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The recent election shock in the UK has brought forth yet another important lesson for entrepreneurs, this time on complacency. A Prime Minister who thought they had this in the bag and that sending people to the polls was just a formality in strengthening their position is today wondering how did it all go so badly wrong.

In hindsight there were several contributing factors, the key ones being:

  • Not making the effort to really connect with the voting public by believing most were on their side only reaching out to those already on their side rather than trying to find out and address the needs of those who weren’t;
  • Underestimating the competition by dismissing them as weak;
  • Believing the polls that were telling them that they were comfortably above the other leaders in terms of popularity so didn’t bother to debate the issues alongside them on the same stage;
  • Not answering questions personably¬†instead, reeling of stock answers that hid their personality and humanness.

These were just some of the mistakes that cost an outright victory.

And these are mistakes not just made by politicians alone. In business big companies fail, industry leaders toppled because they have failed to keep themselves relevant by believing that because they have reached No. 1 people will still keep coming to them no matter what.

This is certainly not the case because once you reach the top the hard work of remaining there begins. Meaning that as an entrepreneur you cannot afford to be complacent once you become successful, there is always someone coming up behind, and now more than ever at a quicker pace, and sadly others wanting to see you fail.

So don’t get complacent by believing in your hype because that can change in a heartbeat. Believe instead in the work you need to do to stay at the top and keep working at maintaining that.

You can avoid complacency by:

  • Listening to what is being said about you. If is it praise ensure you do what you need to do to maintain it, if is criticism work to address and improve the issue.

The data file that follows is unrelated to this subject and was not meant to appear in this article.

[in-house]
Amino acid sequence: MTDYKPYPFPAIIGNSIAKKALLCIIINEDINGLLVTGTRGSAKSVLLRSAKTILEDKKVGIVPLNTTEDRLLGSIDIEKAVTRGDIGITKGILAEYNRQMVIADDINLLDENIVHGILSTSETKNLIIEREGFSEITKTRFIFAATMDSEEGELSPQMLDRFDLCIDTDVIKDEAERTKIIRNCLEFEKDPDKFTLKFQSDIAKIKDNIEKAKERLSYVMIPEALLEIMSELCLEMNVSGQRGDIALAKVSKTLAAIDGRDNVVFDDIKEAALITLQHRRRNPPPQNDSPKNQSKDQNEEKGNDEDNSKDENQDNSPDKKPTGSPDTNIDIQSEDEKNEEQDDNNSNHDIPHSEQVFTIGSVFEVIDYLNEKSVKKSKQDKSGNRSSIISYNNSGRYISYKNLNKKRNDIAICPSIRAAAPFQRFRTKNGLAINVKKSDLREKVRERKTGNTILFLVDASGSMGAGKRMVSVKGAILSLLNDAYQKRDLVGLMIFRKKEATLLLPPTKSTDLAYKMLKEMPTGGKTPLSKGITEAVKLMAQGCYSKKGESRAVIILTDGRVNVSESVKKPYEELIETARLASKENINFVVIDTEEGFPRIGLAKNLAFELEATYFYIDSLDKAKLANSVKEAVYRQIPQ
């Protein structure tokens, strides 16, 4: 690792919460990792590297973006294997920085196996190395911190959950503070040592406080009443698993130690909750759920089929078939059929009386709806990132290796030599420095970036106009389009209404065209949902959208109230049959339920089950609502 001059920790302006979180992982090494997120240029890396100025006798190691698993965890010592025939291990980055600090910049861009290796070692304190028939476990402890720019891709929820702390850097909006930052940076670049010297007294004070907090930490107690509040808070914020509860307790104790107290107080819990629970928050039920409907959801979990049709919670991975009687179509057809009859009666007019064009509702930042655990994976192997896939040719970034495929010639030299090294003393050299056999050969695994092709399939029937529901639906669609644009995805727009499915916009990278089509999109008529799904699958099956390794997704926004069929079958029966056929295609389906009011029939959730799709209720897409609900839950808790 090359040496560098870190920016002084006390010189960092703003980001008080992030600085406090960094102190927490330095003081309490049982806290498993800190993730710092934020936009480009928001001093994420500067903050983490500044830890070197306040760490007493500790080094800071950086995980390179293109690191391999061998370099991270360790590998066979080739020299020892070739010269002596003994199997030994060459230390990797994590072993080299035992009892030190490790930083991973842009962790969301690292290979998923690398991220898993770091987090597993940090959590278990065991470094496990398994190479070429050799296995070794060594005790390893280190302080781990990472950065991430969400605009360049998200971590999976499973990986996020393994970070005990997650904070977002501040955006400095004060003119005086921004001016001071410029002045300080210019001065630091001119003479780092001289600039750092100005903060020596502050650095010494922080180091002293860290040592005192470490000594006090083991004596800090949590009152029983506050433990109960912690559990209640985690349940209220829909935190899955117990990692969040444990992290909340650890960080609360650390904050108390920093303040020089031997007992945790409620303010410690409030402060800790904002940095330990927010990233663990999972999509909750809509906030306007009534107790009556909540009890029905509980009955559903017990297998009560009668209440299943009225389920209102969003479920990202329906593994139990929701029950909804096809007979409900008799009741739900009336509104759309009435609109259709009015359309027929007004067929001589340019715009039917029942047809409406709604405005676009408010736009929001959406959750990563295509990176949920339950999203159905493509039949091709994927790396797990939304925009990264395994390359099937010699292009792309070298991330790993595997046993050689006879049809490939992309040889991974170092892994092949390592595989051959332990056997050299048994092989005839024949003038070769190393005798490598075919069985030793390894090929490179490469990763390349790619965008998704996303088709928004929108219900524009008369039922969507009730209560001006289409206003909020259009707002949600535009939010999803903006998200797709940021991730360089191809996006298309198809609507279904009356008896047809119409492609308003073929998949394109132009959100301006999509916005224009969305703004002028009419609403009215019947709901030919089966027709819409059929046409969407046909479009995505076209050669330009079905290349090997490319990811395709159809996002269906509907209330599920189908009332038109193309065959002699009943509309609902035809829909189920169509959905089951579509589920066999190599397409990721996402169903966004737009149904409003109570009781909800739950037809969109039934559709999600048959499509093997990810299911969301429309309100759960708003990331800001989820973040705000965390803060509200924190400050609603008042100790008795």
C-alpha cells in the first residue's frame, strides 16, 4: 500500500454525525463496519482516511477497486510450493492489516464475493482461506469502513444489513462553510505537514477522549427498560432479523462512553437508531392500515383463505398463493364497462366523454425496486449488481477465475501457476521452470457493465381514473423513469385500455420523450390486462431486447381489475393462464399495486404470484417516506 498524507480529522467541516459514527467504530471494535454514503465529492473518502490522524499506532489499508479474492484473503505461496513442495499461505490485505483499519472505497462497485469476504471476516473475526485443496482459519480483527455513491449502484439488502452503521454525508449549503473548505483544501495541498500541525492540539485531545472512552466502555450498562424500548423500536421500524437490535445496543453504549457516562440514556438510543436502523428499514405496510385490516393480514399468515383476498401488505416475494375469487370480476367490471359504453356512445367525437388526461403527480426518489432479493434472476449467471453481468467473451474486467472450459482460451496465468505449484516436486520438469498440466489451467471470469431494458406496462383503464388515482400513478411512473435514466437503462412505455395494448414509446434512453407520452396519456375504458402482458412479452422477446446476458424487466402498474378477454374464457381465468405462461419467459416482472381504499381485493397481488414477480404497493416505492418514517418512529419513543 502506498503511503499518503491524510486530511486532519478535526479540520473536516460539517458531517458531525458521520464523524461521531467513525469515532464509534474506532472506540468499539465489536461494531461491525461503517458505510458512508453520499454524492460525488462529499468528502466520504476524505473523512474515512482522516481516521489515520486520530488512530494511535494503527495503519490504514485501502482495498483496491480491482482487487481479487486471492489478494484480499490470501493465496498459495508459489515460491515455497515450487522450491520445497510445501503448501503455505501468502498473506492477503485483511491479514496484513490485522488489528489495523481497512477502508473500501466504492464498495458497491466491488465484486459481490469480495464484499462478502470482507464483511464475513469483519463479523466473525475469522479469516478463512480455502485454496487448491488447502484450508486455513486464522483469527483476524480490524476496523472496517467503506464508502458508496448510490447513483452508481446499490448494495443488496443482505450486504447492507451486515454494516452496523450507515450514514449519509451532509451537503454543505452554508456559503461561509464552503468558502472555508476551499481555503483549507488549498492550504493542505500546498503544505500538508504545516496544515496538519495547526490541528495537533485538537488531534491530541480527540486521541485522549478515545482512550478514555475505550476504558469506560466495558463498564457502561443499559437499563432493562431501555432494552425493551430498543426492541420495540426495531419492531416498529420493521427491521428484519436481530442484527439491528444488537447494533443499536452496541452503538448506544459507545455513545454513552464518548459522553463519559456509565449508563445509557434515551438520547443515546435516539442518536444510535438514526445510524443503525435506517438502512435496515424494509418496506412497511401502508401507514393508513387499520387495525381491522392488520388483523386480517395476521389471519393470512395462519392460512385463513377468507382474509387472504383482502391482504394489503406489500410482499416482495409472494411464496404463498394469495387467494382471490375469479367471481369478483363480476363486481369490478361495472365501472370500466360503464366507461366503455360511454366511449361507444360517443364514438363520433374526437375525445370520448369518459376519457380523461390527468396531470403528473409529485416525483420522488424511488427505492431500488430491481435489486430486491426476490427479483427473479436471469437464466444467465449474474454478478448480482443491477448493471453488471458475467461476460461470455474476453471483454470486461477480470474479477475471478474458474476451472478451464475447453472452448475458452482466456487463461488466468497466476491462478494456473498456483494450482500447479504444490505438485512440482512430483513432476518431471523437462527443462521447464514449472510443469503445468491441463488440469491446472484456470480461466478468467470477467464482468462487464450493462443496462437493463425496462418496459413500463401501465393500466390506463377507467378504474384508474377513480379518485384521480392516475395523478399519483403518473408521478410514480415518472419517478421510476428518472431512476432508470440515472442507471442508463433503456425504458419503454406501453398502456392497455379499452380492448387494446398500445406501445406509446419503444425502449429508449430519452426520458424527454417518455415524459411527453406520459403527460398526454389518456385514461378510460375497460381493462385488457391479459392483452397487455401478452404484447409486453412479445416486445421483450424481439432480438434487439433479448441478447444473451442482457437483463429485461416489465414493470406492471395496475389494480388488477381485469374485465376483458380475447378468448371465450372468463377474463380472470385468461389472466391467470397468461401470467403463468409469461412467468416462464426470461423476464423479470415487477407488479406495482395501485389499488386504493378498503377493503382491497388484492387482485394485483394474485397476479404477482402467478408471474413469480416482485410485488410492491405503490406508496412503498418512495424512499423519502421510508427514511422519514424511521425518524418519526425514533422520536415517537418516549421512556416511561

• Answering questions openly and honestly, evasiveness makes you distrustful like you have something to hide.
  • Not taking your customers or audience for granted.
  • Regularly conducting market research. Have your customer demographics changed if so why; what are the new trends that could threaten your business and how can you adapt or embrace them to keep you relevant. If you need some help with how to conduct market research for your business get a copy of my actionable Market Research Workbook to get you on the right track.
  • Knowing what your competitors are up to. Have they introduced new products, are they struggling if so why? Knowing this could be indicators of opportunities or problems affecting your sector enabling you to respond and position your business accordingly.

This journal is not about pushing a political agenda or advocating one party over another, but the state of politics today and the divisive, unsettling and life-changing impact shifting politics is having on our lives is something we can no longer afford to ignore. And the ensuing uncertainty means that in our personal and entrepreneurial lives we cannot afford to be complacent.

Keep testing, keeping trying, keep innovating.

– Tapiwa Matsinde

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